Mr De Oliveira, who has also been charged with conspiracy and obstruction of justice, subsequently told the aforementioned Mar-a-Lago employee that “the boss” wanted the footage deleted before it could be provided to the grand jury investigating the presence of classified documents at the club.
The longtime Mar-a-Lago worker is also charged with lying to FBI agents about his role in assisting in the moving of boxes containing classified documents at different points during the investigation.
Additionally, Mr Nauta has now been charged with conspiring with Mr De Oliveira to obstruct justice by participating in the efforts to have the surveillance at issue deleted, and Mr Trump has been hit with another count of obstruction of justice for asking for the footage to be deleted.
Prosecutors have alleged that Mr Nauta contacted another Mar-a-Lago worker following the 8 August 2022 search of the club by FBI agents to tell them that “someone just to make sure Carlos is good”.
The employee replied that Mr De Oliveira was loyal and would not do anything to harm his relationship with his employer, the ex-president.
Mr Nauta also caused the worker to tell an employee of Mr Trump’s political action committee that Mr De Oliveira was loyal, and Mr Trump later personally called Mr De Oliveira to assure him that he would get him legal representation.
Mr De Oliveira has been summoned to make his first court appearance in the case on 31 July at the same Miami courthouse where Mr Trump and Mr Nauta were arraigned.
The new charges against Mr Trump and Mr Nauta and the charges against their new co-defendant come as Mr Smith and his colleagues are weighing whether to ask a Washington, DC grand jury to indict Mr Trump for crimes allegedly committed as he tried to overturn his 2020 election loss and remain in office against the will of voters.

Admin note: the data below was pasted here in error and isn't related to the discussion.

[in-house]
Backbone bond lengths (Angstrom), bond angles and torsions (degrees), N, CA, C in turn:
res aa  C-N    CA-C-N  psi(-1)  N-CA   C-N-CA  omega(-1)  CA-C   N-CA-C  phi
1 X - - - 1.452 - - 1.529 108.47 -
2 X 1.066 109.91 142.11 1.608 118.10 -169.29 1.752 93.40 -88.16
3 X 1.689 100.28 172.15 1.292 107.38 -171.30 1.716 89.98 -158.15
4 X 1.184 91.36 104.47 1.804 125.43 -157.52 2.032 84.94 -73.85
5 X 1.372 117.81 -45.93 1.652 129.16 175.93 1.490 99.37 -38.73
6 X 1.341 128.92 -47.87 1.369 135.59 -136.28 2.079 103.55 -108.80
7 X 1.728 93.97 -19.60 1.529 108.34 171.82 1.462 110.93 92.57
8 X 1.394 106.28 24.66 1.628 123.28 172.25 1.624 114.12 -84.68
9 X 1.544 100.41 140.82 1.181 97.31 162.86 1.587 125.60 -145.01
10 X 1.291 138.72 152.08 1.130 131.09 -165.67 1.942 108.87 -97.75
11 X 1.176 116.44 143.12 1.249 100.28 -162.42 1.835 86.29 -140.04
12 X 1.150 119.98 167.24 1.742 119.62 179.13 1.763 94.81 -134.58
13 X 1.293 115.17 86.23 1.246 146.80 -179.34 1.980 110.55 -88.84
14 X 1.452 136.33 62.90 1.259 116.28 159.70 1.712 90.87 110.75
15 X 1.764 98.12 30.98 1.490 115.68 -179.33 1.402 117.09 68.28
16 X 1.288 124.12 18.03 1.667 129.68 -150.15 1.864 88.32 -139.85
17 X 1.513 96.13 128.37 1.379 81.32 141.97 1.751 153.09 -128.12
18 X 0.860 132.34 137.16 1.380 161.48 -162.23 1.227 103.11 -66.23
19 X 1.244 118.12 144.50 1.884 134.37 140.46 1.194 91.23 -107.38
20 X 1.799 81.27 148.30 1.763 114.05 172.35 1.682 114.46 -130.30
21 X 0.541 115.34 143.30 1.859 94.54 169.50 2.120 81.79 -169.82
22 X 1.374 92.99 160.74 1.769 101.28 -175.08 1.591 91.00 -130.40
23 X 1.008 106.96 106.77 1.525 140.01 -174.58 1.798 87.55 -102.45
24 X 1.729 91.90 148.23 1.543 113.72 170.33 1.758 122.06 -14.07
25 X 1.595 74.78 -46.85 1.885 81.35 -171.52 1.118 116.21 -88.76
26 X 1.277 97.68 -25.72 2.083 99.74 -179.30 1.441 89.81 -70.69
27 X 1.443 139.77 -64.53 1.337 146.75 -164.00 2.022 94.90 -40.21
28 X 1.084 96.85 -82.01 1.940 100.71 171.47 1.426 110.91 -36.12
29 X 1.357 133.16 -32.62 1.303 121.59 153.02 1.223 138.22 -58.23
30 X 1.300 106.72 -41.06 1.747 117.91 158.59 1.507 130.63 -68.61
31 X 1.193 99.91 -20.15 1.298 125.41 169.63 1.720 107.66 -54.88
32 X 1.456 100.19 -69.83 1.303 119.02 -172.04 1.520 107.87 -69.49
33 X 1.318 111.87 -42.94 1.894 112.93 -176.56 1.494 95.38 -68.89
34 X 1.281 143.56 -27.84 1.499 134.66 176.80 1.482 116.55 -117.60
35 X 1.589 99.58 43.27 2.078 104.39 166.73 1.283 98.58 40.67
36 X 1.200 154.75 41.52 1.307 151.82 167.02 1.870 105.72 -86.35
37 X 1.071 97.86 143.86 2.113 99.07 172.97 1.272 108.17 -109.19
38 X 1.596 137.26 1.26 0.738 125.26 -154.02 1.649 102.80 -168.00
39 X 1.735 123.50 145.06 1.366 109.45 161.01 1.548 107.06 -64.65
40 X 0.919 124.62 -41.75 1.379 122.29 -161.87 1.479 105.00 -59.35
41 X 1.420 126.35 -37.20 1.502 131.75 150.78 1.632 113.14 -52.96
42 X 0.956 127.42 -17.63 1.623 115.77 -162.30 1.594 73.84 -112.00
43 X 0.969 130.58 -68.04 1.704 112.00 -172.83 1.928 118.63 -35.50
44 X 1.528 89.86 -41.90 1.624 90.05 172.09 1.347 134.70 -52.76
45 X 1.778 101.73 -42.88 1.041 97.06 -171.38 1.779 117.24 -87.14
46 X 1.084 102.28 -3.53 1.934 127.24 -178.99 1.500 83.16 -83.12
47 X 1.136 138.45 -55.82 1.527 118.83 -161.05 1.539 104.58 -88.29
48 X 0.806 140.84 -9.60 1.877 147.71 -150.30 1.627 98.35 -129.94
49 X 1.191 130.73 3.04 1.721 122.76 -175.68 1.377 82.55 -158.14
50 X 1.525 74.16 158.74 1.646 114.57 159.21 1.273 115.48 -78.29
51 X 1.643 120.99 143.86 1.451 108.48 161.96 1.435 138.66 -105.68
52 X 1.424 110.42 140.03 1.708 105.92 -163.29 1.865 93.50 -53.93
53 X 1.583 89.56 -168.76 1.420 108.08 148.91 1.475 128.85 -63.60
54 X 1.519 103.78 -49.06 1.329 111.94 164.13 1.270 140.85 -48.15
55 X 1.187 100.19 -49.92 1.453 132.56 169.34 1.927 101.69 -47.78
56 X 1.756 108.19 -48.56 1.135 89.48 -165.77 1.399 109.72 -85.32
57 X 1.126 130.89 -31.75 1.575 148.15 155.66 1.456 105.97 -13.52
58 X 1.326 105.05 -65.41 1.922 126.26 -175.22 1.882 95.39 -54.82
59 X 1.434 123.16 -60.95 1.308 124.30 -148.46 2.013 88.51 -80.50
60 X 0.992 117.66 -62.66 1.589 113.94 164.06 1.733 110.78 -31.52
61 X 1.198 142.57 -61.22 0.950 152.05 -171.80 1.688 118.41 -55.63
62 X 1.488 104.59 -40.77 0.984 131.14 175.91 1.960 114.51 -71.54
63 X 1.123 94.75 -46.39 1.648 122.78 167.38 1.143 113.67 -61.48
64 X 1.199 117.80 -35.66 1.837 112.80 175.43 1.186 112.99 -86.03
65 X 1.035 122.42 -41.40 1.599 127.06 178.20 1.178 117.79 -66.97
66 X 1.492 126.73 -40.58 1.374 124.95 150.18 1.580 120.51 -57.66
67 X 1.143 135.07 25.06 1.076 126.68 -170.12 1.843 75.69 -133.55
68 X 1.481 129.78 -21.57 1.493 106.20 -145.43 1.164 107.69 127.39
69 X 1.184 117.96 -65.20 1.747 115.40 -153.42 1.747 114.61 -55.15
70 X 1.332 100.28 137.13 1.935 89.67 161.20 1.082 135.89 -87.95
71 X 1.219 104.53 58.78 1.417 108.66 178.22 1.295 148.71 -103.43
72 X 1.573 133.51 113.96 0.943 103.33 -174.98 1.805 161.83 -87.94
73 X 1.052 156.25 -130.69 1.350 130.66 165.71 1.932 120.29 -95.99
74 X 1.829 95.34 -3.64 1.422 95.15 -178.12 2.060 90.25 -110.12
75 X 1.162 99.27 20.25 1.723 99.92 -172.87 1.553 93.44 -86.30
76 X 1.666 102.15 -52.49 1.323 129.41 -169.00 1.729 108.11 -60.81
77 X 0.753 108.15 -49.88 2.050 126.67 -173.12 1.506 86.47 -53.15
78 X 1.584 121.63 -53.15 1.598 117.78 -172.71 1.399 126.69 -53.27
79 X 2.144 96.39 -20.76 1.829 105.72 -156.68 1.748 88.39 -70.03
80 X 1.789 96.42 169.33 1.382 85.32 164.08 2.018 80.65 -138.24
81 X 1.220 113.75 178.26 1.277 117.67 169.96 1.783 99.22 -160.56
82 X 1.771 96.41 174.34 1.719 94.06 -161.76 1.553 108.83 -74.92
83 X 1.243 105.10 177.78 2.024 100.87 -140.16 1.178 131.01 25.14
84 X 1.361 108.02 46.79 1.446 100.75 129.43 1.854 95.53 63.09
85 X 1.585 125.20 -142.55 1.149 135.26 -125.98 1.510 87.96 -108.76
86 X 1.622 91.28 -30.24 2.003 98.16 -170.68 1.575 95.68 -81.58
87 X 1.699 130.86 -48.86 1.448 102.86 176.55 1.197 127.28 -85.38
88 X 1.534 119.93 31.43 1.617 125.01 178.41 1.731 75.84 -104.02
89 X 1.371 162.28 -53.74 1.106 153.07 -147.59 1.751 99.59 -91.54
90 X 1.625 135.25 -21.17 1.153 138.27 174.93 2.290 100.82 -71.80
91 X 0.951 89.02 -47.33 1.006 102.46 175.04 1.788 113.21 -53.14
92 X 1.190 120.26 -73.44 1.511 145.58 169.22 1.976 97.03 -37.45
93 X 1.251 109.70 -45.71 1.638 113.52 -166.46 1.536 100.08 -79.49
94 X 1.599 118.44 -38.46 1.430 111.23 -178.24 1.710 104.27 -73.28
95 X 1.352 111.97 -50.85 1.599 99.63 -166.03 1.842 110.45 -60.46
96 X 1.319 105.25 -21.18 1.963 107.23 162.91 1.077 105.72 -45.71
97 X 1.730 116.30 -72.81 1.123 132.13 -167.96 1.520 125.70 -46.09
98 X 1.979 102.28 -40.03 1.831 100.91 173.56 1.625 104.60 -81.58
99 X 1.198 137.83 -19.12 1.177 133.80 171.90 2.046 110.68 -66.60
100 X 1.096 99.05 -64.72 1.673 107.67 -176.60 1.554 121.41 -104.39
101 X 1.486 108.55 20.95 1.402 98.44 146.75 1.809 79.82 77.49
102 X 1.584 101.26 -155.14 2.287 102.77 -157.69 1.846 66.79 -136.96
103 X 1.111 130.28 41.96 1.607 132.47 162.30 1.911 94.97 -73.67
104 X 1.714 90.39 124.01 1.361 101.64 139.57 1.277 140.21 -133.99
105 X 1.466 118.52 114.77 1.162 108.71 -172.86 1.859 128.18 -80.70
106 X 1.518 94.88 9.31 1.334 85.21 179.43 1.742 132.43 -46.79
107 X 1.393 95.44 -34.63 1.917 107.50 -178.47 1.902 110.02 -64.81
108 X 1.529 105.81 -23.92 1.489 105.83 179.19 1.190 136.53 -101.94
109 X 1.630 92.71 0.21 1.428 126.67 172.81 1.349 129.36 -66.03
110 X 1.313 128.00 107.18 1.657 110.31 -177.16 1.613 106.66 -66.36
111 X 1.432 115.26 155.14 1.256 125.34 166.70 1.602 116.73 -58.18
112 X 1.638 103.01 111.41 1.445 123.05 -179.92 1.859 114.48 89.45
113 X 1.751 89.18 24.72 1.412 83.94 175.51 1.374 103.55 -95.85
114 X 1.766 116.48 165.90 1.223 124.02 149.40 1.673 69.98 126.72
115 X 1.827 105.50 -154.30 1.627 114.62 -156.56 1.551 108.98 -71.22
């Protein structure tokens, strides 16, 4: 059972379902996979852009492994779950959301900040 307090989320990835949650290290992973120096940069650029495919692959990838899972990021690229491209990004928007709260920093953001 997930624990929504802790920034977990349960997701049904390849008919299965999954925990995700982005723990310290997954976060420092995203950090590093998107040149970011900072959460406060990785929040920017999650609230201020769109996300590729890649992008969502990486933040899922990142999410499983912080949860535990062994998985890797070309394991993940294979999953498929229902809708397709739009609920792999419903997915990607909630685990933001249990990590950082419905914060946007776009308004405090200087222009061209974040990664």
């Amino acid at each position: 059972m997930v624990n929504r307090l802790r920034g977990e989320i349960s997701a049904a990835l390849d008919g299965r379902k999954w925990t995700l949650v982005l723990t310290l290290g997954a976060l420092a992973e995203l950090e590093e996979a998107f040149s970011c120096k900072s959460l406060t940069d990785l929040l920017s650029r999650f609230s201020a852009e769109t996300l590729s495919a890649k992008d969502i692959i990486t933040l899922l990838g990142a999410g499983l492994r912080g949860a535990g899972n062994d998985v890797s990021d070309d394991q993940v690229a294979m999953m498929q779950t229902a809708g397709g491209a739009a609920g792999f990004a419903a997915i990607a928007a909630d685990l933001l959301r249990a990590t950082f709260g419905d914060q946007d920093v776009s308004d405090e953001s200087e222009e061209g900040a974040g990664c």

Last week, Mr Trump revealed that prosecutors had given his defence team a letter informing them that he is a target in the Justice Department probe into his to effort overturn the election and the January 6 attack on the US Capitol.
The letter is understood to lay out three crimes which Mr Trump could be charged for: conspiracy to defraud the United States, deprivation of rights under colour of law, and tampering with a witness.
As grand jurors met at the Washington, DC federal courthouse on Thursday, Mr Trump’s legal team also met with prosecutors to try to dissuade them from seeking what would be the third indictment of Mr Trump since April.
The ex-president later took to his bespoke social media platform in the early afternoon to confirm that his defence team had concluded what he described as a “productive meeting” with Department of Justice representatives,
He also stated that his legal team spent the session “explaining in detail that [he] did nothing wrong, was advised by many lawyers, and that an Indictment of [him] would only further destroy our Country”.
Grand jurors finished their work on Thursday without voting on any indictments, but they could be asked to return charges against Mr Trump when they reconvene on Tuesday.